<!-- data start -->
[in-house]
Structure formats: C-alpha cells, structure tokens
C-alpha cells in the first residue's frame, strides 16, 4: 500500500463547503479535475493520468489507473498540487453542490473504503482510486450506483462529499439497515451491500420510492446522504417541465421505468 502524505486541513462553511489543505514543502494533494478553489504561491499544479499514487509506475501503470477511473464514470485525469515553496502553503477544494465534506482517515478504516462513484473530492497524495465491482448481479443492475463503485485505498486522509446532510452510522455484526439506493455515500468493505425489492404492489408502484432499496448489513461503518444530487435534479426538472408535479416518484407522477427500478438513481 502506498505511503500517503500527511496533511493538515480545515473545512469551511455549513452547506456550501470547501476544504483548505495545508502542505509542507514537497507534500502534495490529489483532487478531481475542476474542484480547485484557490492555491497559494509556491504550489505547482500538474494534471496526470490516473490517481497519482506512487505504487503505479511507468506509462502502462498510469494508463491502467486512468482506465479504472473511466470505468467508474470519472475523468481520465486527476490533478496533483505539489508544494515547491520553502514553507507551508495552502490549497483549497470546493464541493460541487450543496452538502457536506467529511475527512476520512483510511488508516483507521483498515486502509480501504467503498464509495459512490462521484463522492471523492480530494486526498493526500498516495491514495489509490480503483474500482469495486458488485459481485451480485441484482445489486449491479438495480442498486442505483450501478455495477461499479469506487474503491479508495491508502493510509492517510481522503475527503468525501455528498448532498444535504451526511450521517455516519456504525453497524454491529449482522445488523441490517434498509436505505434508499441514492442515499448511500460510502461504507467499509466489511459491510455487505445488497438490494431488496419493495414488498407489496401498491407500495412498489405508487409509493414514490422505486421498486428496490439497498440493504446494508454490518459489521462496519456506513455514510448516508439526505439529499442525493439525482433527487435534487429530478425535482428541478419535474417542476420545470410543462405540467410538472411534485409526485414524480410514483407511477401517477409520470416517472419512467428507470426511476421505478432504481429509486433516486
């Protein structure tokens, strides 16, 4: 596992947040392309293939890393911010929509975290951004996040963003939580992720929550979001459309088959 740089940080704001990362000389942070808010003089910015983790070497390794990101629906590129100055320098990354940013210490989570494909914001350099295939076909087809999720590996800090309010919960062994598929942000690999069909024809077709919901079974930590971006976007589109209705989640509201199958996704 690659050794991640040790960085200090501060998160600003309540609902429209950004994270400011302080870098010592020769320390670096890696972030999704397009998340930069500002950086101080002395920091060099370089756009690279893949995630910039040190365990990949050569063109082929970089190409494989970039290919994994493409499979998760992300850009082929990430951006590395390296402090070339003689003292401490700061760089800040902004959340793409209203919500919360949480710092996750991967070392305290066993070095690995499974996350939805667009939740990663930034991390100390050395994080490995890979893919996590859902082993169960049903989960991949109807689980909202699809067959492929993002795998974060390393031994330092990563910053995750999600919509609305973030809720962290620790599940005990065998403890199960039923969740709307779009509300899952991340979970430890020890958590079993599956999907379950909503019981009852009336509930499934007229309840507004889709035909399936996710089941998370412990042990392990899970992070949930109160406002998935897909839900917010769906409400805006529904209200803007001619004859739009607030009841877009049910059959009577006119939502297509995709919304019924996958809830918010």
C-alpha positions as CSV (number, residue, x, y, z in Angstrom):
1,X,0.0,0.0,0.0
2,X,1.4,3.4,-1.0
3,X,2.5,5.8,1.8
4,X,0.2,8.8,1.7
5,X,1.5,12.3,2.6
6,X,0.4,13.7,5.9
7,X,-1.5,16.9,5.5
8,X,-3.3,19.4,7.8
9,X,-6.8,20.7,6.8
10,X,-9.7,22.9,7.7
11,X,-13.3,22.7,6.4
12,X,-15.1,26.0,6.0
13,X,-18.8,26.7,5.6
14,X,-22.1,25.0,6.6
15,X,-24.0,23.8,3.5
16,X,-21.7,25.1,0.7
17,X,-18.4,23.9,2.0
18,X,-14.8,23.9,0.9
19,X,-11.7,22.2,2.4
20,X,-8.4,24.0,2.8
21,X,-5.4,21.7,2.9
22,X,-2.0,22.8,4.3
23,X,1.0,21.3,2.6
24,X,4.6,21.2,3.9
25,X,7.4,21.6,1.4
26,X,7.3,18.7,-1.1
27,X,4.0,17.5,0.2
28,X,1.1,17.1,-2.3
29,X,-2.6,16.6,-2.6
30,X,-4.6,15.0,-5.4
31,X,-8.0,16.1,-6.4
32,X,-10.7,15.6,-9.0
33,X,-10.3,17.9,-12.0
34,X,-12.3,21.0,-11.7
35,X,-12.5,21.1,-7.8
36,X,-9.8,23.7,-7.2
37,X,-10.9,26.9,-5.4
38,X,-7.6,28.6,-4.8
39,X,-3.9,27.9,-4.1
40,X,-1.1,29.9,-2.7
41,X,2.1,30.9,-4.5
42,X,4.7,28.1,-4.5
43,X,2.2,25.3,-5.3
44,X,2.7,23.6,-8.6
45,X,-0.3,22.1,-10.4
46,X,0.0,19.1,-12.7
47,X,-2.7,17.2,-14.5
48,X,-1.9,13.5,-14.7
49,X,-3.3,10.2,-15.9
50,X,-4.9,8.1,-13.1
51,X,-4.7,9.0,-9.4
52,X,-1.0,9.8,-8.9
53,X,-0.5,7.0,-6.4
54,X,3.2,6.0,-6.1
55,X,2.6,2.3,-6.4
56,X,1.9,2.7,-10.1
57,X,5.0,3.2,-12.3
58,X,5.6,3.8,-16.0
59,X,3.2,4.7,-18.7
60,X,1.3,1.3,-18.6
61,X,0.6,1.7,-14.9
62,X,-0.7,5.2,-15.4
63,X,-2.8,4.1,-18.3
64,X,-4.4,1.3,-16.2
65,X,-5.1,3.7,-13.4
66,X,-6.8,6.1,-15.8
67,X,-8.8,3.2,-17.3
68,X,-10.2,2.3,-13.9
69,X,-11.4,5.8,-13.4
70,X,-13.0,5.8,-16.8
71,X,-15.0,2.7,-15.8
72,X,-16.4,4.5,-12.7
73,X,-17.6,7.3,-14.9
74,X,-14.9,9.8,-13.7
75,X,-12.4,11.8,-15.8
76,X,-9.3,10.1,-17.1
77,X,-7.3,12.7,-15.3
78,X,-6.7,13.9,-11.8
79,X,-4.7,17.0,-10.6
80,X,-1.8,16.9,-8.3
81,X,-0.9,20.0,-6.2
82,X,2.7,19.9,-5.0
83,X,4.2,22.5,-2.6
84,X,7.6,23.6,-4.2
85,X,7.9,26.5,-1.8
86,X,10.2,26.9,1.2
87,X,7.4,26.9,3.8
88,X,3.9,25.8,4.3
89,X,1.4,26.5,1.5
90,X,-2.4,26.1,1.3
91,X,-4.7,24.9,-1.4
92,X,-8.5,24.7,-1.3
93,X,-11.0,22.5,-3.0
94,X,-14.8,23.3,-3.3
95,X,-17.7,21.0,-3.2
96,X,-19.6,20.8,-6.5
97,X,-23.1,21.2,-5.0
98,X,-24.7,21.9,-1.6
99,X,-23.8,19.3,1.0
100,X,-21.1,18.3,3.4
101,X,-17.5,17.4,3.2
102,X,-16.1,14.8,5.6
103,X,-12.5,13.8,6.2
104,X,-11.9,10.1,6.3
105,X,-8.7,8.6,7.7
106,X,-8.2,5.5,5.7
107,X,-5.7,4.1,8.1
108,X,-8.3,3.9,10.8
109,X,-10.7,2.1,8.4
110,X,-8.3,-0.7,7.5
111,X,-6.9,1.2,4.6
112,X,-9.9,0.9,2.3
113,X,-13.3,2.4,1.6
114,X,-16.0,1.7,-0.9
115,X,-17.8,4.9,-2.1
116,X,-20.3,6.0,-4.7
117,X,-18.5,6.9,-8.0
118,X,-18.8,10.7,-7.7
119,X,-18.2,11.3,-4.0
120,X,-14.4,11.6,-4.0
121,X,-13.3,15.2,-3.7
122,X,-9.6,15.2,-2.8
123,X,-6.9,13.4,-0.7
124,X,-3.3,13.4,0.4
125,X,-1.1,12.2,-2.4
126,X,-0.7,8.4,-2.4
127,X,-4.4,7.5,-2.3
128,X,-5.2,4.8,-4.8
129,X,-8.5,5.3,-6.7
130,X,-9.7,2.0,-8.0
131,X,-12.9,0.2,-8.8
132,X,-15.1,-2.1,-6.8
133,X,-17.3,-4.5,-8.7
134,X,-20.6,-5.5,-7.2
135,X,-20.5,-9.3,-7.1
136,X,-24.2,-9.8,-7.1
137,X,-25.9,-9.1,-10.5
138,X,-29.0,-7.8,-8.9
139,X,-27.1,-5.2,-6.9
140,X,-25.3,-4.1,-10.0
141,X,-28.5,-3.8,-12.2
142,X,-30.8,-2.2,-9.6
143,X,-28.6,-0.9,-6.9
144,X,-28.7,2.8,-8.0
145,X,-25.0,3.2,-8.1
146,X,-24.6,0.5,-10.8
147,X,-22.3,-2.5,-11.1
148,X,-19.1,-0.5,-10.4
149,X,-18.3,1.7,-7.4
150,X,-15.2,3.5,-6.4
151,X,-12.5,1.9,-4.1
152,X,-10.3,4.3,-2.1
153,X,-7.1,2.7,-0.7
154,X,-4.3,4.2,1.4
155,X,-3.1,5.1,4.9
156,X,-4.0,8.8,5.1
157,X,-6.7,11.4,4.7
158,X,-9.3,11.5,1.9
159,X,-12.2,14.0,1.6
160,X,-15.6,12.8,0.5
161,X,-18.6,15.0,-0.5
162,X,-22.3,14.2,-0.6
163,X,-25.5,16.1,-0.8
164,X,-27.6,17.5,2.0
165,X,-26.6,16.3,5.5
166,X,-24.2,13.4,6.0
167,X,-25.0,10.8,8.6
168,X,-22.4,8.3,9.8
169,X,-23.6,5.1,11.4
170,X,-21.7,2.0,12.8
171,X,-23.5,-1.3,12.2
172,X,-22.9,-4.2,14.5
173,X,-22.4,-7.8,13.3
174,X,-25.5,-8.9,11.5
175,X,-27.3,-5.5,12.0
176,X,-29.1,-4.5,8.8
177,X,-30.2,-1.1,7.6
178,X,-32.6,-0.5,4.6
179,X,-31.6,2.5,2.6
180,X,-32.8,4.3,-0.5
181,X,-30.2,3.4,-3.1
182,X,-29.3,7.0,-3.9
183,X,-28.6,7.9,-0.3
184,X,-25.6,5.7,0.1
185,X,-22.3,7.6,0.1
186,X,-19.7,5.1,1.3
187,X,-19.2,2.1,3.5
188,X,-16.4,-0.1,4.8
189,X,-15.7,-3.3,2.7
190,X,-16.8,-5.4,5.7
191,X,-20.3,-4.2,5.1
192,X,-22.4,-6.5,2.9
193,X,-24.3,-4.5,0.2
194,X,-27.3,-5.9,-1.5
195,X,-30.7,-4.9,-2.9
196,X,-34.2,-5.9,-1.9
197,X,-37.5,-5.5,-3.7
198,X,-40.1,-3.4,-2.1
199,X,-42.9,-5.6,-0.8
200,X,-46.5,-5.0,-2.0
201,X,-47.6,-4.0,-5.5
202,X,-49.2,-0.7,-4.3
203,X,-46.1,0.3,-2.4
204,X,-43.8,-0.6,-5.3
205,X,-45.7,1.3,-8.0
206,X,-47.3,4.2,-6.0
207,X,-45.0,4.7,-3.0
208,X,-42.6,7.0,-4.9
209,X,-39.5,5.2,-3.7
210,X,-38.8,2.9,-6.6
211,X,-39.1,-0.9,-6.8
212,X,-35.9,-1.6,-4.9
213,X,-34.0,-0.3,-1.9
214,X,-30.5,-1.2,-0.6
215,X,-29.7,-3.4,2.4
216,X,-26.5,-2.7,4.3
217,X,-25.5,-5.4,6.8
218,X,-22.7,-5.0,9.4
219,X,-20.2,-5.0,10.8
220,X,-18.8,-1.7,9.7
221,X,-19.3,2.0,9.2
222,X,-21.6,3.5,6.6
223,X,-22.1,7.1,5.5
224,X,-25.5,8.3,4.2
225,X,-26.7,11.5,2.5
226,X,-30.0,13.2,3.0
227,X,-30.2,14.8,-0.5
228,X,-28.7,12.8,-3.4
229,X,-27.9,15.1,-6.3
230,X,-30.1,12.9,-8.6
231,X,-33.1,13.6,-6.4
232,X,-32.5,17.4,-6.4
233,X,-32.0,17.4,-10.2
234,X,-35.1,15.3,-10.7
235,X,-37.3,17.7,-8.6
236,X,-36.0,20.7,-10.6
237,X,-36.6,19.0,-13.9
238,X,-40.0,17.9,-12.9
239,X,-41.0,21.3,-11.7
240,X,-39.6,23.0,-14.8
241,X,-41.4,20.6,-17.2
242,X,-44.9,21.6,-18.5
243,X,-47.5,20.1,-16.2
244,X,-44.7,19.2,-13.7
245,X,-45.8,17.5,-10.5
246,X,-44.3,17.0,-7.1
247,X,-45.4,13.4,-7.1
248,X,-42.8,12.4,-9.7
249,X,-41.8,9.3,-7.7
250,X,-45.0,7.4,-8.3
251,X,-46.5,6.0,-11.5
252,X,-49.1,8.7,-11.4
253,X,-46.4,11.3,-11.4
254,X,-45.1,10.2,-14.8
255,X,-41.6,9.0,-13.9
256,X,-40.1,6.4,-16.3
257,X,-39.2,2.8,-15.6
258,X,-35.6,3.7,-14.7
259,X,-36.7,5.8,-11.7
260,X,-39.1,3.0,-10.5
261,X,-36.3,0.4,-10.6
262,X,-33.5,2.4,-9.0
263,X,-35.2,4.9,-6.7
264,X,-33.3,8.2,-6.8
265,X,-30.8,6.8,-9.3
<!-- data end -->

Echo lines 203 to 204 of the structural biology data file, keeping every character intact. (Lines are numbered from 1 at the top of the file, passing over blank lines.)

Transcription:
198,X,-40.1,-3.4,-2.1
199,X,-42.9,-5.6,-0.8